downwards, spread very widely, and are continually putting forth new and young clusters like hops.'
Then follows a long paragraph on the names, that is, a critical review of the opinions of different writers on the question, which of Dioscorides' or Pliny's names should be applied to the plant described. 'I must think,' says Bock, 'that this flower is a wild sort, Scammonia Dioscoridis (but harmless), which herb Dioscorides also calls colophonia, dactylion, apopleumenon, sanilum, and colophonium,' and so on. Then follows a chapter on its virtue and effect externally and internally.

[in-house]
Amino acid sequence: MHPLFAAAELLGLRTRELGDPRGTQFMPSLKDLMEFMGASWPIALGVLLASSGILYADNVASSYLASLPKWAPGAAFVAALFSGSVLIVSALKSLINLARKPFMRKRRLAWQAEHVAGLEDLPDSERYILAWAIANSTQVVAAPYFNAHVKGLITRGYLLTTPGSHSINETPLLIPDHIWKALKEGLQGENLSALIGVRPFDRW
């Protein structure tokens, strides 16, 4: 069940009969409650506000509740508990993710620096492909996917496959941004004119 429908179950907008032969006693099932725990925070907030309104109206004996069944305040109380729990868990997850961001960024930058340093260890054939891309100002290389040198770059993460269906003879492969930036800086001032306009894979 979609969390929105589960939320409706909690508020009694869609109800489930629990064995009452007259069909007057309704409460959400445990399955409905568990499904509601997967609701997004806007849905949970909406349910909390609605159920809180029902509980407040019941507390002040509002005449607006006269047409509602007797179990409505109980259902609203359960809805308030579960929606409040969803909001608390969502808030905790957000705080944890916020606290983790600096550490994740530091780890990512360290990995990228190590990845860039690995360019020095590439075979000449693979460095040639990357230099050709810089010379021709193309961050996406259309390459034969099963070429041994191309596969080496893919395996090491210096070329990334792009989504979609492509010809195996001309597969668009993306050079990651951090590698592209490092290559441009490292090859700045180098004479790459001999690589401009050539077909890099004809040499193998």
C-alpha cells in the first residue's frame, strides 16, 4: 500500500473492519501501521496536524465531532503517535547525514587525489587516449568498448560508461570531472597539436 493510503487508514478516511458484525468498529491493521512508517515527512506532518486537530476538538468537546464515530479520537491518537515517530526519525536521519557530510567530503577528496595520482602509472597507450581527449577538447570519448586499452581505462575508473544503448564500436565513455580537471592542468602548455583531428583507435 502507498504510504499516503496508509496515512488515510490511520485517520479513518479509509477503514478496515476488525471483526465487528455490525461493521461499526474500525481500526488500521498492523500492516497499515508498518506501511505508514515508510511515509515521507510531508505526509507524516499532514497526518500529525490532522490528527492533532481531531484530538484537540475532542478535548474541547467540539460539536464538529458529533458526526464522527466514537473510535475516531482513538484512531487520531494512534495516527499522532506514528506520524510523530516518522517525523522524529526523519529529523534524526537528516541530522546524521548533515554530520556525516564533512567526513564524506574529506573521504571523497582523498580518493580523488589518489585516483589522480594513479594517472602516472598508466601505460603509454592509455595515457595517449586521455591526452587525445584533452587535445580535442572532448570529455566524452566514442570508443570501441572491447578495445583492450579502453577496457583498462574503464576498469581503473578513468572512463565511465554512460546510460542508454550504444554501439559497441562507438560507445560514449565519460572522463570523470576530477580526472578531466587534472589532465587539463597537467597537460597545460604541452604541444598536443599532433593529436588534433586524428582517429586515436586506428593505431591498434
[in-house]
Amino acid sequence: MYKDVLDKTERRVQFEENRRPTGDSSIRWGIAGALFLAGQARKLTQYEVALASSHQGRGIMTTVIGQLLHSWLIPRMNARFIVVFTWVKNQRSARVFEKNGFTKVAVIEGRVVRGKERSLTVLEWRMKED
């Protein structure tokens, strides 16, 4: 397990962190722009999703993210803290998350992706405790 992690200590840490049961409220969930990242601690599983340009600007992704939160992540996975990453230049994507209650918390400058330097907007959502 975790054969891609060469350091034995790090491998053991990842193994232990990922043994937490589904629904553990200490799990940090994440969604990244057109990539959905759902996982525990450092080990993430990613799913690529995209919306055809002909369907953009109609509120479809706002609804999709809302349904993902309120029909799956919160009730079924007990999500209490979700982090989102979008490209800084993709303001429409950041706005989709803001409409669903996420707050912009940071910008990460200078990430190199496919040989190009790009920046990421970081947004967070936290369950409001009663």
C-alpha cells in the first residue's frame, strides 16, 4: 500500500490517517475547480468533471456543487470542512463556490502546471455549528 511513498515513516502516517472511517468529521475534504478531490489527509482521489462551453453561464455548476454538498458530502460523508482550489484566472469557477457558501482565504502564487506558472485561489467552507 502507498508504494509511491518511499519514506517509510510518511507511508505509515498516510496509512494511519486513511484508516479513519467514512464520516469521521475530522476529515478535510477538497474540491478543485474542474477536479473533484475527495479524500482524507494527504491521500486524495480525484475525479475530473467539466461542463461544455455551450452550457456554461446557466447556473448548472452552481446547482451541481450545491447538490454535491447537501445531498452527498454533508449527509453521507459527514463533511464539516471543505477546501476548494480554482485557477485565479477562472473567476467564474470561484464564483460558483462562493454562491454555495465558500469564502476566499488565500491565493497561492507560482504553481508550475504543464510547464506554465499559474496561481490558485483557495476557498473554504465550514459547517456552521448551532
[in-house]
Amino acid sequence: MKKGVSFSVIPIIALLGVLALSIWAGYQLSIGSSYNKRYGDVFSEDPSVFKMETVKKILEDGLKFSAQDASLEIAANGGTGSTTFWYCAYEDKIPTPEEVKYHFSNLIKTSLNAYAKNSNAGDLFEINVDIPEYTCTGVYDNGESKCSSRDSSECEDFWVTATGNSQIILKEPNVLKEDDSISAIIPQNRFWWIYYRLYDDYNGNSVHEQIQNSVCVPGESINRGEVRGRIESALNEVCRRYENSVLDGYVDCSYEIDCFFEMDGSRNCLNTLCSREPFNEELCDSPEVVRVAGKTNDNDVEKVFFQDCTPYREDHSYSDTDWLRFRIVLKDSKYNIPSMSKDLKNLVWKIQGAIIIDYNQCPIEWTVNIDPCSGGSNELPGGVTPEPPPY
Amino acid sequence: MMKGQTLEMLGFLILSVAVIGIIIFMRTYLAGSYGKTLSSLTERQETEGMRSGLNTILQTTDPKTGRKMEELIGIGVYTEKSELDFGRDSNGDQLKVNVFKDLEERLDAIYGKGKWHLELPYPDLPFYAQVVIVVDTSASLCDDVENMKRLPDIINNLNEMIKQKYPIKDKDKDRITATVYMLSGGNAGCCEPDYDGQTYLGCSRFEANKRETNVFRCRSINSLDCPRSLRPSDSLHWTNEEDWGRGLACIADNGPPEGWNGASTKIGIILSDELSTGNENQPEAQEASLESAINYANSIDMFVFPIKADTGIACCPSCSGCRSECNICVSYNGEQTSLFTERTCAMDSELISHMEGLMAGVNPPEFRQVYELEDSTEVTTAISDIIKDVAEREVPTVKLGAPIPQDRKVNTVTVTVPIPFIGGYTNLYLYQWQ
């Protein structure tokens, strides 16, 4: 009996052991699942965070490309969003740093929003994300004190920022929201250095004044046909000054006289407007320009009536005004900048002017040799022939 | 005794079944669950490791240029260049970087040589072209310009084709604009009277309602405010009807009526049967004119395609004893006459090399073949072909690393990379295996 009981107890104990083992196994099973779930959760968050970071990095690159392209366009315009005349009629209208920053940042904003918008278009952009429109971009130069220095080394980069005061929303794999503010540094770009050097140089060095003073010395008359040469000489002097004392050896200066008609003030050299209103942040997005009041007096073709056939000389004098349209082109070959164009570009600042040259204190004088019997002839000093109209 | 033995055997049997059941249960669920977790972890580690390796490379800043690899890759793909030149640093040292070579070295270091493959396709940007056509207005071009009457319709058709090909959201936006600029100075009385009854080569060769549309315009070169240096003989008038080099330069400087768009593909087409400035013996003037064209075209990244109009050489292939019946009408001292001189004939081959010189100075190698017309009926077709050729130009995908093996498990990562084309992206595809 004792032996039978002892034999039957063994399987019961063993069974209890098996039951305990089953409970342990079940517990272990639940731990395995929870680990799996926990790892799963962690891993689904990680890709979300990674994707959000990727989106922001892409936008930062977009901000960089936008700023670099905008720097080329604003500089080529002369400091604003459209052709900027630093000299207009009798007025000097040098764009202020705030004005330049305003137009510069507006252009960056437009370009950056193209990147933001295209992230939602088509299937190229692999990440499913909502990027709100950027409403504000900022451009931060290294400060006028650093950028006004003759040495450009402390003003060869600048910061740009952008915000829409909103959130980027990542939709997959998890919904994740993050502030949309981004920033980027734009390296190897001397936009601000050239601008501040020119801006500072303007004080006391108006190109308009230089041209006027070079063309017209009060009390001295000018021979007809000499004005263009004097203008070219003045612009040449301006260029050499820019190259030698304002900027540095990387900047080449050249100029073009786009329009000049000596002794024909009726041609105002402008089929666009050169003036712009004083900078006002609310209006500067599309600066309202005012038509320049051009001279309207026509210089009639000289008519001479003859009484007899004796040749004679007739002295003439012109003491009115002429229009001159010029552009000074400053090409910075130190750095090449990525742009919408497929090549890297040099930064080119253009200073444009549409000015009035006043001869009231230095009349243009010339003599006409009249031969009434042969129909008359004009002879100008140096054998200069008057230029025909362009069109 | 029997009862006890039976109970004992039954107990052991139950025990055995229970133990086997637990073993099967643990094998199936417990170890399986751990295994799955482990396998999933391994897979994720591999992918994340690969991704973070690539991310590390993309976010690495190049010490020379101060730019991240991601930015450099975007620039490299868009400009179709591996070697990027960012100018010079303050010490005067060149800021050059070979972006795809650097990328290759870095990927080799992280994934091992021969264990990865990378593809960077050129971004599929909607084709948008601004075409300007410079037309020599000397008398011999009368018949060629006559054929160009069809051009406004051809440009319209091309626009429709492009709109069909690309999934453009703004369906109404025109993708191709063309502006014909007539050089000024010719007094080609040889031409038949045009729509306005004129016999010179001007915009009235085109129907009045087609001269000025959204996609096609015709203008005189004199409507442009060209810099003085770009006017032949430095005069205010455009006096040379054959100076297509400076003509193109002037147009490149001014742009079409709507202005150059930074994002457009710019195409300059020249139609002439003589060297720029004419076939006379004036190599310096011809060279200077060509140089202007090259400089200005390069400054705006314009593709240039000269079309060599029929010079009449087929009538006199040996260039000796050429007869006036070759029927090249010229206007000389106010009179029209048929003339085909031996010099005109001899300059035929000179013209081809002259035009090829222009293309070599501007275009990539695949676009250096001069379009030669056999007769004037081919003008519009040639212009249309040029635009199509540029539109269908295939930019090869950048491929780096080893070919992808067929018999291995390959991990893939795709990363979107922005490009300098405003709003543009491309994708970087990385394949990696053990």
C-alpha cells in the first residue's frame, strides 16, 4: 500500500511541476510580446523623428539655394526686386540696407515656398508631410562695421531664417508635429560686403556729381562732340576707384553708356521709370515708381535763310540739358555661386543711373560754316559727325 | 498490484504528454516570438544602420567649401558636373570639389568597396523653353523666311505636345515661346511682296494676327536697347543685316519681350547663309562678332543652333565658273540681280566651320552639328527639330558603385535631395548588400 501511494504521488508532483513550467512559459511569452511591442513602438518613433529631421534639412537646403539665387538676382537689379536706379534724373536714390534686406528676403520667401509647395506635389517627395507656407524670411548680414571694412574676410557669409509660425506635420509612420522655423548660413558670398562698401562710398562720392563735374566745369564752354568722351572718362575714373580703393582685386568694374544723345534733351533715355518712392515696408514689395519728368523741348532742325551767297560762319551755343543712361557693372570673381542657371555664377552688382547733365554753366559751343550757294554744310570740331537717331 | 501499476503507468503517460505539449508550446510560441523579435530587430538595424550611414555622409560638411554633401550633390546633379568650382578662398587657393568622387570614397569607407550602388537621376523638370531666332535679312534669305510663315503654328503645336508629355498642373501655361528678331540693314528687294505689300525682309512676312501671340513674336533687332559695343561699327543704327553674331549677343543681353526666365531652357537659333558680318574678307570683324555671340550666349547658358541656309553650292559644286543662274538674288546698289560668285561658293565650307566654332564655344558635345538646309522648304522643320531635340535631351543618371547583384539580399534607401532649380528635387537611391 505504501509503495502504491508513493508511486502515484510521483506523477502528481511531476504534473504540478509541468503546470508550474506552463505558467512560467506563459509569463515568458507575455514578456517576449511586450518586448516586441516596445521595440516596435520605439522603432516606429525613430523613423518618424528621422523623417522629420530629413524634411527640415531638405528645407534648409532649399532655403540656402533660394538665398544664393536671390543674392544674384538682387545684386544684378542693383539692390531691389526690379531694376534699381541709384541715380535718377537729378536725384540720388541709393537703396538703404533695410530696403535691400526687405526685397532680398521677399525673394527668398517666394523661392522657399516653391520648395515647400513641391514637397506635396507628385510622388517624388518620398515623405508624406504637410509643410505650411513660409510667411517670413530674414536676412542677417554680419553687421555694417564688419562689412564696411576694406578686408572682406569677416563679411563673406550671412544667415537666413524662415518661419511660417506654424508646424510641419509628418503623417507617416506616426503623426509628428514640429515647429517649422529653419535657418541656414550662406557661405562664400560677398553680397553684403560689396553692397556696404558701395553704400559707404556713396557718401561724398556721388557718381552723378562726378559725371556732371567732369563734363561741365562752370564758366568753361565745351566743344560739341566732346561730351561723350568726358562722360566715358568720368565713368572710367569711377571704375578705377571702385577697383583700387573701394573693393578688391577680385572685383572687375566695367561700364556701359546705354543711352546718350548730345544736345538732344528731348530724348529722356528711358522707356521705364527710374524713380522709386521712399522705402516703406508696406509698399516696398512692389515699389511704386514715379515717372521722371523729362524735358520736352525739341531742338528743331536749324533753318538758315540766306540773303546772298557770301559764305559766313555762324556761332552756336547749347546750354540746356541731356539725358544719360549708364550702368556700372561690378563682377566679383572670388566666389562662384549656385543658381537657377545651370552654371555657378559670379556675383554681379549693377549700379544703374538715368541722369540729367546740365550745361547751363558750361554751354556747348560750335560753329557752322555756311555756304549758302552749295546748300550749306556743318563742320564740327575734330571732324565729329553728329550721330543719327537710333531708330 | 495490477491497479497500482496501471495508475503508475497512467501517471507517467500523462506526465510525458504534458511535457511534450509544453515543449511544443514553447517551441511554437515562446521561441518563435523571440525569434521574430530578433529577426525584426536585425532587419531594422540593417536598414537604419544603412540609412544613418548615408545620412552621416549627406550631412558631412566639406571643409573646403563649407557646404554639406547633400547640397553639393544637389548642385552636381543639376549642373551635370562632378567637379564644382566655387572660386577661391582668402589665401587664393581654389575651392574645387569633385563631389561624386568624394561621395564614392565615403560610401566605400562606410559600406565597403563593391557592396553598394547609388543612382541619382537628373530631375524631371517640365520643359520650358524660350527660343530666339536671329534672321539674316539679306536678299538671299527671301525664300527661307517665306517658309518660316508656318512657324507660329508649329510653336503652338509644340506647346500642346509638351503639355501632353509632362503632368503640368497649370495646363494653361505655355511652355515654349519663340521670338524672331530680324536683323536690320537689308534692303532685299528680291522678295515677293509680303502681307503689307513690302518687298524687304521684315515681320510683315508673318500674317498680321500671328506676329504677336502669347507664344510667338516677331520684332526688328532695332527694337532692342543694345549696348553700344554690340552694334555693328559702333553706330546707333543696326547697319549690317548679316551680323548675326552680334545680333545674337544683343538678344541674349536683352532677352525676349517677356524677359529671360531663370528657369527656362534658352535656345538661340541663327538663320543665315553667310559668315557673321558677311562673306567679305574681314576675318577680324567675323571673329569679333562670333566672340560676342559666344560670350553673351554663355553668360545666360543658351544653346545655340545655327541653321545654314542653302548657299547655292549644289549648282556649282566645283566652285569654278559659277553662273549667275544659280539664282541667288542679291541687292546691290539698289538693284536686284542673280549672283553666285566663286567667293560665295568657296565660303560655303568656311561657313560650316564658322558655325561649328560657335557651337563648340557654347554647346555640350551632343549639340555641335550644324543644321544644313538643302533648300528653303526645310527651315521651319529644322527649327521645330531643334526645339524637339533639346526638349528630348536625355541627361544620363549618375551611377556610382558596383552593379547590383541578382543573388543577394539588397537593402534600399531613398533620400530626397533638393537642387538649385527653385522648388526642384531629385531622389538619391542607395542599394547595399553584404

As regards the arrangement of the 567 species described by Bock, he divides his book into three parts, the first and second containing the smaller herbs, the third the shrubs and trees. In each part closely allied plants are generally described in larger or smaller numbers one immediately after another, though the compiler is all the time under the influence of very various considerations, and follows no general principle. For instance, our Convolvulus stands in the midst of a number of other very different plants, which either climb as the ivy, or twine with tendrils as Smilax; then follows Lysimachia Nummularia, which simply runs along the ground, then the hop, Solanum Dulcamara, Clematis, Bryonia, Lonicera, and different Cucurbitaceae; immediately after come the Burdocks, Teasels, and Thistles, and these are followed by some Umbelliferae. The whole work is conceived in a similar spirit; the feeling for relationship is clearly to be traced within very narrow circles, but it finds imperfect expression and is frequently disturbed by reference to biological habit; this appears especially in the beginning of the third part, which treats of shrubs generally, shrubs which form hedges, and trees, 'as they grow in our German land'; the first chapter is on the fungi which grow on trees, the second on some mosses, and these are followed immediately by the mistletoe. Then come the heather and some smaller shrubs,